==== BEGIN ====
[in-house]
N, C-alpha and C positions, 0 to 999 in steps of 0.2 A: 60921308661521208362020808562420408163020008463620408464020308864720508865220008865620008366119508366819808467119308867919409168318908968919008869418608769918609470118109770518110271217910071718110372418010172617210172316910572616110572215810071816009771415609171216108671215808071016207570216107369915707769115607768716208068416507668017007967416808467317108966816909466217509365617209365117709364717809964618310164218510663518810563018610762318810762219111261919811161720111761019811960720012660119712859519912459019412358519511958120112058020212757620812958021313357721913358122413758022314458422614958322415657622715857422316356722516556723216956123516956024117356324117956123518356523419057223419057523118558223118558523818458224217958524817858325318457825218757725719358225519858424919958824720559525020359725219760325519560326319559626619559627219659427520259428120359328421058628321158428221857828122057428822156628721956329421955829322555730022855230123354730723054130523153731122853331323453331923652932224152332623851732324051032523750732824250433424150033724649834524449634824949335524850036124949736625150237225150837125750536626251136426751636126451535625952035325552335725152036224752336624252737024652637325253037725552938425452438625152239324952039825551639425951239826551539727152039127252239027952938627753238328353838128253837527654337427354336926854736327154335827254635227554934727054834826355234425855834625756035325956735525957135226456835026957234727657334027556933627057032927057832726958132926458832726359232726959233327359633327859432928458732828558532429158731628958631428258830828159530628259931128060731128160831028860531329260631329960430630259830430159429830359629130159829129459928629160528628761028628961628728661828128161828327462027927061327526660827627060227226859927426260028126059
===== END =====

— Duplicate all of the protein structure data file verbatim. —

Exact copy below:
[in-house]
N, C-alpha and C positions, 0 to 999 in steps of 0.2 A: 60921308661521208362020808562420408163020008463620408464020308864720508865220008865620008366119508366819808467119308867919409168318908968919008869418608769918609470118109770518110271217910071718110372418010172617210172316910572616110572215810071816009771415609171216108671215808071016207570216107369915707769115607768716208068416507668017007967416808467317108966816909466217509365617209365117709364717809964618310164218510663518810563018610762318810762219111261919811161720111761019811960720012660119712859519912459019412358519511958120112058020212757620812958021313357721913358122413758022314458422614958322415657622715857422316356722516556723216956123516956024117356324117956123518356523419057223419057523118558223118558523818458224217958524817858325318457825218757725719358225519858424919958824720559525020359725219760325519560326319559626619559627219659427520259428120359328421058628321158428221857828122057428822156628721956329421955829322555730022855230123354730723054130523153731122853331323453331923652932224152332623851732324051032523750732824250433424150033724649834524449634824949335524850036124949736625150237225150837125750536626251136426751636126451535625952035325552335725152036224752336624252737024652637325253037725552938425452438625152239324952039825551639425951239826551539727152039127252239027952938627753238328353838128253837527654337427354336926854736327154335827254635227554934727054834826355234425855834625756035325956735525957135226456835026957234727657334027556933627057032927057832726958132926458832726359232726959233327359633327859432928458732828558532429158731628958631428258830828159530628259931128060731128160831028860531329260631329960430630259830430159429830359629130159829129459928629160528628761028628961628728661828128161828327462027927061327526660827627060227226859927426260028126059